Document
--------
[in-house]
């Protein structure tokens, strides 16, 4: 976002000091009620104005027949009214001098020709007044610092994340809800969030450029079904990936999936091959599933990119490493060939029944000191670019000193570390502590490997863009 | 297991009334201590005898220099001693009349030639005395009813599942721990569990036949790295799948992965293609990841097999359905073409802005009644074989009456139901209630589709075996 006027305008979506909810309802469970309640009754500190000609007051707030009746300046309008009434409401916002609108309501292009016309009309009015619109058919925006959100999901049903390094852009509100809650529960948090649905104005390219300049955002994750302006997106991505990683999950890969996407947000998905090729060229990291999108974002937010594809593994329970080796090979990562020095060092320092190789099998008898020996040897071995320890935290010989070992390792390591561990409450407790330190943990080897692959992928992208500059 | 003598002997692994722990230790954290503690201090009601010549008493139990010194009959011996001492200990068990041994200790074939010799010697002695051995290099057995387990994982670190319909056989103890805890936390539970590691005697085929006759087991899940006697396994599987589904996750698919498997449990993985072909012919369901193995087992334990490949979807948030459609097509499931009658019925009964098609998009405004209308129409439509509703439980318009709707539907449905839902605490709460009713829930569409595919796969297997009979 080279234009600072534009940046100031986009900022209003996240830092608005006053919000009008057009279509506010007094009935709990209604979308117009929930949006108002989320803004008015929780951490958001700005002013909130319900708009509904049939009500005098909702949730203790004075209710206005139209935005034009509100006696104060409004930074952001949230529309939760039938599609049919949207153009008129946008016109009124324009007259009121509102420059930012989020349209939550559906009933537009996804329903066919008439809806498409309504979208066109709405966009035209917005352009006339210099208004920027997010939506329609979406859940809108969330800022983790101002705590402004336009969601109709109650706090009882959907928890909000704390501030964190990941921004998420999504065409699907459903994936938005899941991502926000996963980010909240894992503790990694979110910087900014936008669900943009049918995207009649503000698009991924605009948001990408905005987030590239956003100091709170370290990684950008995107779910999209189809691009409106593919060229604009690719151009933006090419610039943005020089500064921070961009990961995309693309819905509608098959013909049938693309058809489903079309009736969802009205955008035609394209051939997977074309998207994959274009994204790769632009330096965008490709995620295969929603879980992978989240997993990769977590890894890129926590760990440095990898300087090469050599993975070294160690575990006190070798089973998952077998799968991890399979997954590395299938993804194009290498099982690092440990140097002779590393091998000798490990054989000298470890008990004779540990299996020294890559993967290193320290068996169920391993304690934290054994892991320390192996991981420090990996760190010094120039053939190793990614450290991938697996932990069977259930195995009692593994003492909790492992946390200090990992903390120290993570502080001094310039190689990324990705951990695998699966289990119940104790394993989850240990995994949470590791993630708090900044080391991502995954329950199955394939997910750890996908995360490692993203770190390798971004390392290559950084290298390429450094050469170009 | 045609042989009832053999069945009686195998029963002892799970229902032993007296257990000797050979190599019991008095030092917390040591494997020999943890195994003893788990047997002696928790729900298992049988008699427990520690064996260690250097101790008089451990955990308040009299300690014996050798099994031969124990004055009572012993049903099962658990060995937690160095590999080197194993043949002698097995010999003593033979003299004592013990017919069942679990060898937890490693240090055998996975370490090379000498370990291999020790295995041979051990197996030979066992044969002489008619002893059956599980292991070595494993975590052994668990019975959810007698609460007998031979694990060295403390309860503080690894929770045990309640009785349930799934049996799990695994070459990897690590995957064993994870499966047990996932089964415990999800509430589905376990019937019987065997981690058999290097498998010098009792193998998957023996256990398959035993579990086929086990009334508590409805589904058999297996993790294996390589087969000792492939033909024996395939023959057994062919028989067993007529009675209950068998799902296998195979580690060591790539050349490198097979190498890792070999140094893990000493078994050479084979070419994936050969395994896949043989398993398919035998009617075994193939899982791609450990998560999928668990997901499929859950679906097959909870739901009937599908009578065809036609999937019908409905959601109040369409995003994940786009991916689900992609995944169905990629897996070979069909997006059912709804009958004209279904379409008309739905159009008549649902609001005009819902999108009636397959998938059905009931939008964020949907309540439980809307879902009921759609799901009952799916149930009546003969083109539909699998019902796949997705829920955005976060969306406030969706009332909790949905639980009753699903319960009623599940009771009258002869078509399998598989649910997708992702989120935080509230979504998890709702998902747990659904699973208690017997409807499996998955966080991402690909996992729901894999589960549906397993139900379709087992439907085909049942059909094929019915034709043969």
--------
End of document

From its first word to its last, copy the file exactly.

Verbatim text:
[in-house]
């Protein structure tokens, strides 16, 4: 976002000091009620104005027949009214001098020709007044610092994340809800969030450029079904990936999936091959599933990119490493060939029944000191670019000193570390502590490997863009 | 297991009334201590005898220099001693009349030639005395009813599942721990569990036949790295799948992965293609990841097999359905073409802005009644074989009456139901209630589709075996 006027305008979506909810309802469970309640009754500190000609007051707030009746300046309008009434409401916002609108309501292009016309009309009015619109058919925006959100999901049903390094852009509100809650529960948090649905104005390219300049955002994750302006997106991505990683999950890969996407947000998905090729060229990291999108974002937010594809593994329970080796090979990562020095060092320092190789099998008898020996040897071995320890935290010989070992390792390591561990409450407790330190943990080897692959992928992208500059 | 003598002997692994722990230790954290503690201090009601010549008493139990010194009959011996001492200990068990041994200790074939010799010697002695051995290099057995387990994982670190319909056989103890805890936390539970590691005697085929006759087991899940006697396994599987589904996750698919498997449990993985072909012919369901193995087992334990490949979807948030459609097509499931009658019925009964098609998009405004209308129409439509509703439980318009709707539907449905839902605490709460009713829930569409595919796969297997009979 080279234009600072534009940046100031986009900022209003996240830092608005006053919000009008057009279509506010007094009935709990209604979308117009929930949006108002989320803004008015929780951490958001700005002013909130319900708009509904049939009500005098909702949730203790004075209710206005139209935005034009509100006696104060409004930074952001949230529309939760039938599609049919949207153009008129946008016109009124324009007259009121509102420059930012989020349209939550559906009933537009996804329903066919008439809806498409309504979208066109709405966009035209917005352009006339210099208004920027997010939506329609979406859940809108969330800022983790101002705590402004336009969601109709109650706090009882959907928890909000704390501030964190990941921004998420999504065409699907459903994936938005899941991502926000996963980010909240894992503790990694979110910087900014936008669900943009049918995207009649503000698009991924605009948001990408905005987030590239956003100091709170370290990684950008995107779910999209189809691009409106593919060229604009690719151009933006090419610039943005020089500064921070961009990961995309693309819905509608098959013909049938693309058809489903079309009736969802009205955008035609394209051939997977074309998207994959274009994204790769632009330096965008490709995620295969929603879980992978989240997993990769977590890894890129926590760990440095990898300087090469050599993975070294160690575990006190070798089973998952077998799968991890399979997954590395299938993804194009290498099982690092440990140097002779590393091998000798490990054989000298470890008990004779540990299996020294890559993967290193320290068996169920391993304690934290054994892991320390192996991981420090990996760190010094120039053939190793990614450290991938697996932990069977259930195995009692593994003492909790492992946390200090990992903390120290993570502080001094310039190689990324990705951990695998699966289990119940104790394993989850240990995994949470590791993630708090900044080391991502995954329950199955394939997910750890996908995360490692993203770190390798971004390392290559950084290298390429450094050469170009 | 045609042989009832053999069945009686195998029963002892799970229902032993007296257990000797050979190599019991008095030092917390040591494997020999943890195994003893788990047997002696928790729900298992049988008699427990520690064996260690250097101790008089451990955990308040009299300690014996050798099994031969124990004055009572012993049903099962658990060995937690160095590999080197194993043949002698097995010999003593033979003299004592013990017919069942679990060898937890490693240090055998996975370490090379000498370990291999020790295995041979051990197996030979066992044969002489008619002893059956599980292991070595494993975590052994668990019975959810007698609460007998031979694990060295403390309860503080690894929770045990309640009785349930799934049996799990695994070459990897690590995957064993994870499966047990996932089964415990999800509430589905376990019937019987065997981690058999290097498998010098009792193998998957023996256990398959035993579990086929086990009334508590409805589904058999297996993790294996390589087969000792492939033909024996395939023959057994062919028989067993007529009675209950068998799902296998195979580690060591790539050349490198097979190498890792070999140094893990000493078994050479084979070419994936050969395994896949043989398993398919035998009617075994193939899982791609450990998560999928668990997901499929859950679906097959909870739901009937599908009578065809036609999937019908409905959601109040369409995003994940786009991916689900992609995944169905990629897996070979069909997006059912709804009958004209279904379409008309739905159009008549649902609001005009819902999108009636397959998938059905009931939008964020949907309540439980809307879902009921759609799901009952799916149930009546003969083109539909699998019902796949997705829920955005976060969306406030969706009332909790949905639980009753699903319960009623599940009771009258002869078509399998598989649910997708992702989120935080509230979504998890709702998902747990659904699973208690017997409807499996998955966080991402690909996992729901894999589960549906397993139900379709087992439907085909049942059909094929019915034709043969």